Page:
It’s not the beer or the blisters, or even the rain that I remember most fondly from the 287 miles of the Pennine way. And it’s not the views, which were better entertainment than anything I’ve seen on TV. No, the thing I loved most were the conversations with strangers along the way.
I’m quite shy and wish I was better at talking to strangers. But when you meet someone on a quiet path through bleak moorland, there are obvious things to ask: where they’ve set out from, are they walking the whole trail, are the conditions ahead any good? Sometimes you’ll stop for a couple of minutes; if you’re going the same way, you might fall into step for a time. The Pennine way is a community, a network of meetings and messages stretching up the spine of England.
The first people we’d met, just out of Edale, had done the walk years before. Amazingly, they’d only seen 20 minutes of rain – which means I think they missed some of the essential experiences of the walk. It’s quite something to be soaked to the skin and know that I’d rather be tramping up that mountain than sitting dry in an office.
Some of the stopping points pass on the news of the day to everyone who passes. At a chuck wagon on the roof of the moors, we heard about someone who’d done a thirty mile stint that day; and about the Australian ahead of us. We finally met her at the end of an uphill slog out of Hebden Bridge’s valley, where she was sheltering in a bus stop. We spent the day walking together, chatting about life and the how we’d come to be walking. She’d chucked her job in favour of a series of adventures – after the trail would be a marathon in Iceland. We parted in the drizzle at the edge of a reservoir.
I’ve never been good at pub chat, but the Pennine Way is the banter equivalent of a stroll to the shops. The Tan Hill Inn, (the highest pub in the country), is like an inn from a fantasy novel. Over the evening, the entire dining room here merged into a single conversation between the different tables. We heard about the person walking North-South, forced to fill a carrier bag of snow, having run out of water on the first section. A couple had stopped in for a drink and ended up booking their wedding reception there.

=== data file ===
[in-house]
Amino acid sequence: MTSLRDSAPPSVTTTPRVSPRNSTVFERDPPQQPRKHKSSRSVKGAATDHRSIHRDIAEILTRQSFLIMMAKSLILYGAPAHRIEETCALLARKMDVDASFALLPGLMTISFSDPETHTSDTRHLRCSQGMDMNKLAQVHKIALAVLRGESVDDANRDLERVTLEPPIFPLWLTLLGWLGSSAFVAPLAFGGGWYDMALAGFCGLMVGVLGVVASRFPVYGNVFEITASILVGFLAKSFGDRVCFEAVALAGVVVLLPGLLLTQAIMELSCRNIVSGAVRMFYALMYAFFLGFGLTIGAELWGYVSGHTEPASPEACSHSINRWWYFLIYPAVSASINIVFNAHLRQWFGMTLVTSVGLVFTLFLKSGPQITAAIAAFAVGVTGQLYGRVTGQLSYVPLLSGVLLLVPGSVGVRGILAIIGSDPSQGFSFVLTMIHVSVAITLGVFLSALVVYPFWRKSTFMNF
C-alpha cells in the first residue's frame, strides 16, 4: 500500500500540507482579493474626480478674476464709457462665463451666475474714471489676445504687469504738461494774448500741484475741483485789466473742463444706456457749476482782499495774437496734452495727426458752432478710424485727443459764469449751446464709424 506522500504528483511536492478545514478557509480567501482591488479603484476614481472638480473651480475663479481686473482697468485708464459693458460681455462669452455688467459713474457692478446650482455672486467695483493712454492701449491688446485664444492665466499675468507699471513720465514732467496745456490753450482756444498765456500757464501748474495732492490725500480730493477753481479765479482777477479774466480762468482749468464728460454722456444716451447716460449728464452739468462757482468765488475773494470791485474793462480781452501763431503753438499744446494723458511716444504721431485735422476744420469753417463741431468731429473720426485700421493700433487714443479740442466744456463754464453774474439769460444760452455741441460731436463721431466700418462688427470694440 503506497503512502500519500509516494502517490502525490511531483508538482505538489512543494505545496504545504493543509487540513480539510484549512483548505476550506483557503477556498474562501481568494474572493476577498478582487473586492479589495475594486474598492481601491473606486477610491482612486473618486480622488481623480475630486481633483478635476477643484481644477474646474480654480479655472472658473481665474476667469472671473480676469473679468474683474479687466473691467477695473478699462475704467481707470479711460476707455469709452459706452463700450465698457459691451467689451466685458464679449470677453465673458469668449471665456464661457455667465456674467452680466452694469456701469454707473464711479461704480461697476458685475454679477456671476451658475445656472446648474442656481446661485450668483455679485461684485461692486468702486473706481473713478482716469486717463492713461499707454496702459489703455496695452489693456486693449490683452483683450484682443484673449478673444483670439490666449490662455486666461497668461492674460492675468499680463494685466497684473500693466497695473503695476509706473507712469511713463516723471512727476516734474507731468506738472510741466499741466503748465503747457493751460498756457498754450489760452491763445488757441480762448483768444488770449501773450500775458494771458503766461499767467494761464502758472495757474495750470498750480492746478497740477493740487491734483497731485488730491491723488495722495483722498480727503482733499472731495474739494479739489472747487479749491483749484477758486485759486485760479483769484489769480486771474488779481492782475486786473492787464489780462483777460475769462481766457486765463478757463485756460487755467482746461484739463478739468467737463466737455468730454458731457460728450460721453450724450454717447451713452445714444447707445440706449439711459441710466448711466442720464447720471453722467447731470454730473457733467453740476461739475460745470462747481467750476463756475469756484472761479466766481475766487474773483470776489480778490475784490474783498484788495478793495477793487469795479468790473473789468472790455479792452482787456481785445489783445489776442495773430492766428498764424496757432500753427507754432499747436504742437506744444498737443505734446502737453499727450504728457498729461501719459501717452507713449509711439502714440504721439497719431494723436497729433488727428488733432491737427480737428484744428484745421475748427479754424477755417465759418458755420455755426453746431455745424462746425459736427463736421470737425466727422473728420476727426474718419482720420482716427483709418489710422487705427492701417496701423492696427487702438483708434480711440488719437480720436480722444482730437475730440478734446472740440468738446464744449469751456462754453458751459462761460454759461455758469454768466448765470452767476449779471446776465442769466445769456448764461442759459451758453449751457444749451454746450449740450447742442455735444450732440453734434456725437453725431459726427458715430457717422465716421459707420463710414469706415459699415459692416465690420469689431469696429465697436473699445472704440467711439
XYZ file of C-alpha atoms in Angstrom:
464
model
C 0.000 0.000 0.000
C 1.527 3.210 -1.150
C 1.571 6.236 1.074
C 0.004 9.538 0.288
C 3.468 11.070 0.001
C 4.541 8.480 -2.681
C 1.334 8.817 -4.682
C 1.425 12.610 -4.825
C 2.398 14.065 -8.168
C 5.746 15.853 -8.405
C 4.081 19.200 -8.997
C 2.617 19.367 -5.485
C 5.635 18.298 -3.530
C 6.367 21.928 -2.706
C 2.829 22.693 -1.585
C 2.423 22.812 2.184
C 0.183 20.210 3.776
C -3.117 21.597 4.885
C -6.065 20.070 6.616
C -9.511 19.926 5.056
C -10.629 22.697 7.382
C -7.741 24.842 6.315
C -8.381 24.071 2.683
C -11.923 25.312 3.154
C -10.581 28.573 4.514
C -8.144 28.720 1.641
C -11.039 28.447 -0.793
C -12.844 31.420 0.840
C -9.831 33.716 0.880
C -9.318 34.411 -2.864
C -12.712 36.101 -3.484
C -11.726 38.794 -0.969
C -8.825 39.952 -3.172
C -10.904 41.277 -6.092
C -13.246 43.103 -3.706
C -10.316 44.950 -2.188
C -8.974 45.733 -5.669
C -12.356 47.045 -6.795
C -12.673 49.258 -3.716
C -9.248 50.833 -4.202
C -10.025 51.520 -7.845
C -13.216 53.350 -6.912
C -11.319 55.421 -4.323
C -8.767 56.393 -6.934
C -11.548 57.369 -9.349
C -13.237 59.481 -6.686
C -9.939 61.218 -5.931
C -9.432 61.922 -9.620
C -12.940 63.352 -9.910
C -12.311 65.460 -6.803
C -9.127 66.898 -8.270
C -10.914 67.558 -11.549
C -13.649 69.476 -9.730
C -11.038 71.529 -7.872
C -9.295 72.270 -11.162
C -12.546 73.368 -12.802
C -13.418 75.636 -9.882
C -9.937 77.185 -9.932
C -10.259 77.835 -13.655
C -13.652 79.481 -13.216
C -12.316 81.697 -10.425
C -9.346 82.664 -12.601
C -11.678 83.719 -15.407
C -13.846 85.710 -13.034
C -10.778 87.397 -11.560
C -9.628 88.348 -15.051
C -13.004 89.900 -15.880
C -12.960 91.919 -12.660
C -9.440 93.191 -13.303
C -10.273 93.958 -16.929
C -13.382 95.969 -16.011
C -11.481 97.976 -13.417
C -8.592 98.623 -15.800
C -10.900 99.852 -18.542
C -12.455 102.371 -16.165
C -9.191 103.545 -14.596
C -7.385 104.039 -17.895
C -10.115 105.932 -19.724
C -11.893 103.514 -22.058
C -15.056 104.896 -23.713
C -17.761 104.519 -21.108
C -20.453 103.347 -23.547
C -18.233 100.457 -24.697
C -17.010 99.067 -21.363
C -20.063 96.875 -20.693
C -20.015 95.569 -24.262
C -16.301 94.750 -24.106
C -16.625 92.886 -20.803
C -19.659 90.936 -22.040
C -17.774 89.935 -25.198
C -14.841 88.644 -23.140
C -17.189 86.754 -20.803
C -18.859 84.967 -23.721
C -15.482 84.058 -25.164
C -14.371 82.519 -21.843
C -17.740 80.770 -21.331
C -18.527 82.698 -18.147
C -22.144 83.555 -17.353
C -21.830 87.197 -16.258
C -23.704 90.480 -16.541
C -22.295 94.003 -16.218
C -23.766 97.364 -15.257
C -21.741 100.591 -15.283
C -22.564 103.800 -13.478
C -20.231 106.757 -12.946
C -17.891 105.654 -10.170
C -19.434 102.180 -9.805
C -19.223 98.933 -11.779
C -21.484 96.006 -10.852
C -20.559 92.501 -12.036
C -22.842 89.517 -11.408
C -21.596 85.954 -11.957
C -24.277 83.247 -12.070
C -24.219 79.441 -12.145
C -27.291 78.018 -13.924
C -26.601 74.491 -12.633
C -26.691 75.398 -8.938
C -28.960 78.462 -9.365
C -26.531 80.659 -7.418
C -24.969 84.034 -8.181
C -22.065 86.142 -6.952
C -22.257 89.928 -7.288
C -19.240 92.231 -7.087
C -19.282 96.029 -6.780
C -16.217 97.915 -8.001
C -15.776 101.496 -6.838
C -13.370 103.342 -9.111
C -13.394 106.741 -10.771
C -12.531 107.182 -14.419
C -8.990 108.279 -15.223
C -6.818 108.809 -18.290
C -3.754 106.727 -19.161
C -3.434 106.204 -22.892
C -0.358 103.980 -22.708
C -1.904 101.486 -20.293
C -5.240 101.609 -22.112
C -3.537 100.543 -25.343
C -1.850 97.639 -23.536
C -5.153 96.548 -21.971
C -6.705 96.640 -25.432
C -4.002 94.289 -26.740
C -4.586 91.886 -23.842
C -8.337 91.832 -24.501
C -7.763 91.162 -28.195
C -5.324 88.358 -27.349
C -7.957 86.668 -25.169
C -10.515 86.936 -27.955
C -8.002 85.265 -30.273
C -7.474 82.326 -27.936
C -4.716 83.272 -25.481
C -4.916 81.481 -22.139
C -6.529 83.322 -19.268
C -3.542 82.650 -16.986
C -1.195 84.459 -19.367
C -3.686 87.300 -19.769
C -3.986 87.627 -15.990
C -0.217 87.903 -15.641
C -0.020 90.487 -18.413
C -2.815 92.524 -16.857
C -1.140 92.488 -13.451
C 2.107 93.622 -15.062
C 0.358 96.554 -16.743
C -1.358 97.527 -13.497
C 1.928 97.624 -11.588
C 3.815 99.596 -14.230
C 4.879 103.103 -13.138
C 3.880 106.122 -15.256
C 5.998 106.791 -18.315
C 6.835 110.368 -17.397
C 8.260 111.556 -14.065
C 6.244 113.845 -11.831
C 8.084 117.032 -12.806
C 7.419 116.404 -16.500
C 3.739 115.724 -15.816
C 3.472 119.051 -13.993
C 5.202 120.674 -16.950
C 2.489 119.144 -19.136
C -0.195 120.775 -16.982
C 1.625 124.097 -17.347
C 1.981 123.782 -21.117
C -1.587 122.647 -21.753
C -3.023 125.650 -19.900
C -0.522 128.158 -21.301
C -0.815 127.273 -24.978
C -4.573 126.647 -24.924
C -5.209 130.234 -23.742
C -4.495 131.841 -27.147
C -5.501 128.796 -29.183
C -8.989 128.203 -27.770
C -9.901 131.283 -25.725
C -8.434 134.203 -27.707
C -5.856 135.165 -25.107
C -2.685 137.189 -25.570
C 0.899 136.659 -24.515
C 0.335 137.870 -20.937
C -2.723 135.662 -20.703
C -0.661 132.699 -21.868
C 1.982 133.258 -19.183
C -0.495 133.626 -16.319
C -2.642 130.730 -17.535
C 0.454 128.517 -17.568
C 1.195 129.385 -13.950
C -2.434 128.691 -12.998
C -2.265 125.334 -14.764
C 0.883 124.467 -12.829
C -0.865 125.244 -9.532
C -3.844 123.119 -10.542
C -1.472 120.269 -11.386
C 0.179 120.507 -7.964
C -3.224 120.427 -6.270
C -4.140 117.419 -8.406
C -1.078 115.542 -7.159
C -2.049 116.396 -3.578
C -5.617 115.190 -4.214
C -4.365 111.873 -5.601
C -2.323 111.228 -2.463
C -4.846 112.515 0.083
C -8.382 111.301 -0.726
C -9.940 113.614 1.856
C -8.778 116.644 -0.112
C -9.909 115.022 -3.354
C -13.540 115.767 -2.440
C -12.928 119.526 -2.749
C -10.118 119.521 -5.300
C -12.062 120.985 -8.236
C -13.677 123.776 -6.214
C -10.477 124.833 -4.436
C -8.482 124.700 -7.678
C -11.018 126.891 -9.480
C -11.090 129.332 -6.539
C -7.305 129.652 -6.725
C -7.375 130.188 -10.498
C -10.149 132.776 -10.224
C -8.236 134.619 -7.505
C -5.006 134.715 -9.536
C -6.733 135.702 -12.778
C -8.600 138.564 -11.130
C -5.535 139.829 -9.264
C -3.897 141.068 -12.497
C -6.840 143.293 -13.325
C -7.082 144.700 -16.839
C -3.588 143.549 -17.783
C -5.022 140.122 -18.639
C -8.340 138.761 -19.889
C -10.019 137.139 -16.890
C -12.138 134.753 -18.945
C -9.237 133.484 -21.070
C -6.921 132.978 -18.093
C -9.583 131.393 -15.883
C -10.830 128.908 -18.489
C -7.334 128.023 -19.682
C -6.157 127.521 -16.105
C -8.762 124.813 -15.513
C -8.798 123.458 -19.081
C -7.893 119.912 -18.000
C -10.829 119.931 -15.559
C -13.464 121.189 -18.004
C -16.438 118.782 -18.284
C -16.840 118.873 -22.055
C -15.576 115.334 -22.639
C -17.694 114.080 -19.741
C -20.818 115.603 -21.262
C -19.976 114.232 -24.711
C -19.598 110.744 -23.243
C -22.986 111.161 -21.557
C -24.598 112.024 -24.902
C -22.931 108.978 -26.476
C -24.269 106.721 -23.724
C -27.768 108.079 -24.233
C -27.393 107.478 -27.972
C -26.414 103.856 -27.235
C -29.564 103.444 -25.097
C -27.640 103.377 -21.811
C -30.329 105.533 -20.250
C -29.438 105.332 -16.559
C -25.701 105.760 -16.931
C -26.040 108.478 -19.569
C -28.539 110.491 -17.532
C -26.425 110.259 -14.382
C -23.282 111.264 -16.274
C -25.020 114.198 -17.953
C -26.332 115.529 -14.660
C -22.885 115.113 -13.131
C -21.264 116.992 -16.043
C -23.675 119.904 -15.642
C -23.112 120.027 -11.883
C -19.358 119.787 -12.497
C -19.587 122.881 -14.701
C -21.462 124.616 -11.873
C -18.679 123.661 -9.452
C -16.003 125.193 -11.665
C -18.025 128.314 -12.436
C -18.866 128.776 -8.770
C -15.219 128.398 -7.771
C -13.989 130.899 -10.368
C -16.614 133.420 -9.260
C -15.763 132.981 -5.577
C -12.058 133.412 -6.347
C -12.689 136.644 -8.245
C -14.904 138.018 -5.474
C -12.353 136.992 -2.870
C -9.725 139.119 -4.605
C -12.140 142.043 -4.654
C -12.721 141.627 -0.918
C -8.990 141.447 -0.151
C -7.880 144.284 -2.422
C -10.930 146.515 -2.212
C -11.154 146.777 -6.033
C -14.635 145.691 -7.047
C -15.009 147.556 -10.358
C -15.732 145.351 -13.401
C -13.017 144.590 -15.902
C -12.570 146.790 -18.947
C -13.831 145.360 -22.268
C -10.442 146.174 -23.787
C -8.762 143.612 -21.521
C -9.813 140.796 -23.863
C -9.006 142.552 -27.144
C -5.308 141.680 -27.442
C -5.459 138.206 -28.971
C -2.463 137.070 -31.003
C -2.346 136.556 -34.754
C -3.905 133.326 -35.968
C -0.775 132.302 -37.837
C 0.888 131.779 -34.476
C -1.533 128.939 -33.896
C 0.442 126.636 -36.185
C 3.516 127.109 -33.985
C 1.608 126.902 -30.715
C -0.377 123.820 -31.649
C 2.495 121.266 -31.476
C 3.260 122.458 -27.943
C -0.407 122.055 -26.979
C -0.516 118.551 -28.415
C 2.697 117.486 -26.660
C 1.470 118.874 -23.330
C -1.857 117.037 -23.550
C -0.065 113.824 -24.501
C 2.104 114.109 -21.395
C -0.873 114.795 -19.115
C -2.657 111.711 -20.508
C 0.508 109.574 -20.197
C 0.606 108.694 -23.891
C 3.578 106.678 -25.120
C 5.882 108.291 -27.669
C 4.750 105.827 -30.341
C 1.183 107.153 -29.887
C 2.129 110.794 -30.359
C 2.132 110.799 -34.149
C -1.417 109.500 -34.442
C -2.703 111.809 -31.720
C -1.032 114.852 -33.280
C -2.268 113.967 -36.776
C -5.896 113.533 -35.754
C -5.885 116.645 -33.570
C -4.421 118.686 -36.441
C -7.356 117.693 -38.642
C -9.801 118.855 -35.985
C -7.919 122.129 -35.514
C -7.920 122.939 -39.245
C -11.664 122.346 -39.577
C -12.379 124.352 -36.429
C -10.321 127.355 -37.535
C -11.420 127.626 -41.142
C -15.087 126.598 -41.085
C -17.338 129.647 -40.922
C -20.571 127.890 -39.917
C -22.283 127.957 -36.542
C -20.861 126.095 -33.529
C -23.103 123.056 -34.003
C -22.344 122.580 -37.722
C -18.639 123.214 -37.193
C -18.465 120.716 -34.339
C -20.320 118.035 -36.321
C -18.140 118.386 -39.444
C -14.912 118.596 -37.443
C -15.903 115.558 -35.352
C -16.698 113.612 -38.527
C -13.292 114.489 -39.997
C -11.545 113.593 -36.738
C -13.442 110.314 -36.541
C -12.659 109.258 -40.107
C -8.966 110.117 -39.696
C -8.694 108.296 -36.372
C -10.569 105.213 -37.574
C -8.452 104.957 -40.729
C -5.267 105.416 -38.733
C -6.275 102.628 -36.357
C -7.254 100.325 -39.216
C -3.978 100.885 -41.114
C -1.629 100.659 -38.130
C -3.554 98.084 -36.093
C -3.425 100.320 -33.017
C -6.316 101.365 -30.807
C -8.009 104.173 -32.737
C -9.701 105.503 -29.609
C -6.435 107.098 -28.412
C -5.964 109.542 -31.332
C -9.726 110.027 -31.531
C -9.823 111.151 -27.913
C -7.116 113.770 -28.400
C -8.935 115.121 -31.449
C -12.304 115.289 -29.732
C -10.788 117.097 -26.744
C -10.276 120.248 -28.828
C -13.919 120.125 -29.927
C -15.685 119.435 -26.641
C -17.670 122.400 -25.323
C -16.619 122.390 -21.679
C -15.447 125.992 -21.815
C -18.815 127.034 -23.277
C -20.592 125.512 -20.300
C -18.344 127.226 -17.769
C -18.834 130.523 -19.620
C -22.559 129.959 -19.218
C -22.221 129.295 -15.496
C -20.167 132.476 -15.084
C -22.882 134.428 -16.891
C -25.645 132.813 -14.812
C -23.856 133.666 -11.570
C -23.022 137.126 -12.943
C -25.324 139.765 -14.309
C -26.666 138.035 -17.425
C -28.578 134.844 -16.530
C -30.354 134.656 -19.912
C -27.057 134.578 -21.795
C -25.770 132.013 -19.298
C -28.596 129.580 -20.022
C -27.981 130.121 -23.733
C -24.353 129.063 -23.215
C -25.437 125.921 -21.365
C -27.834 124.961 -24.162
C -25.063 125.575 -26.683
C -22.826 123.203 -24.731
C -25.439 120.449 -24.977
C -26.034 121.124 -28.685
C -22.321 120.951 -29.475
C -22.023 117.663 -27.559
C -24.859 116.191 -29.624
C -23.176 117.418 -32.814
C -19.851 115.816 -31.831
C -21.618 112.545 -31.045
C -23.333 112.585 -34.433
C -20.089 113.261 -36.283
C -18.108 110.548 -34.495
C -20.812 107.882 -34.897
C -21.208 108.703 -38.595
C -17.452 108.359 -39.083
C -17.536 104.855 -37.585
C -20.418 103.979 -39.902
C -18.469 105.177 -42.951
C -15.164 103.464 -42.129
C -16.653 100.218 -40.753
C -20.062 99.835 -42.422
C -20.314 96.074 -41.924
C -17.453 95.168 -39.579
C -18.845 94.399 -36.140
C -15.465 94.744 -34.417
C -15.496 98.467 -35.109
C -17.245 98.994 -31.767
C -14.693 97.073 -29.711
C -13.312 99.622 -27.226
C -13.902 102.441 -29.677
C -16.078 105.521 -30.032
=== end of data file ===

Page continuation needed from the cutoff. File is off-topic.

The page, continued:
In my metropolitan bubble, everyone I know voted the same way in the referendum. While politics didn’t come up that often, we learned that a walker we met a few days running had worked for a pro-Brexit think tank. But disagreements could be left aside. We met them at one pub that didn’t understand hospitality, refusing to sell our companion food since they’d arrived four minutes after the kitchen closed. We offered them our starters, sharing food with someone we might have found ourselves arguing with if we’d encountered them on social media.
The finest place was the last stop on the way. When I first booked the Hiker’s Way, I wasn’t sure I’d like it. On the phone, they didn’t sound best-pleased about having to cater for a vegan. But when we arrived we were welcomed with a cup of tea, our boots taken away to be cleaned.
The Hiker’s rest is different from the other stops as most people stay two nights, breaking up the final twenty-six mile section. On your first night, there’s a new-pupil feeling, with the returning guests seeming more established and experienced. The following night you’re the experienced one. And there were stories at the bar – about the lengths some hikers to go to reduce weight, about swimming the channel, and about the spine race, which takes place on the Pennine Way in Winter.
The guesthouses have their own communities too – if a walker is a bit of a handful then the message will go up the line ahead of them, letting other owners know that they might need their best diplomatic skills for this one.
Whenever I passed houses for sale, I’d dream of buying them, spending my days watching the world pass by, trying to stop walkers for a cup of tea. I’d see ruins and feel sure that I could patch them up, given time. The path took us through a garden where a man handed us freshly-fallen apples from his pocket, the most delicious fruit I’ve tasted. Another farm offered a shed of supplies, and a kettle for tea. In the guestbook, walkers told how their walk had been saved by this intervention. They even had a shower, which might not have been hotel standards but I could imagine some for whom this was a lifeline.
There are the guest books too. We followed the stories of some of the people who’d strode ahead of is, like Emily who was walking from Lizard Point to John O’Groats. It was only the third night’s conversation when we learned it was not her first time walking the length of the country. We saw traces of people we knew in the message books in the bothies. Reading the tales of winter journeys made us grateful for the wet but warm weather we grappled with.
Wainwright loathed the Pennine way so much he offered a pint to anyone who completed it, at great expense to him and later to his estate. The prize is still there, taken over by a local brewery, who also hand out certificates. I bet that brewery makes their money back with the additional pints that follow the free one. And the final book, full of the statements of the other walkers – looking back we could find some of these other companions, from the hitch-hiker we’d collected near the start through to people we’d met ages before. And we added our own entries.
Even though thousands upon thousands of people have walked the Pennine Way, it is still alive with stories, and you can’t walk the route without adding your own.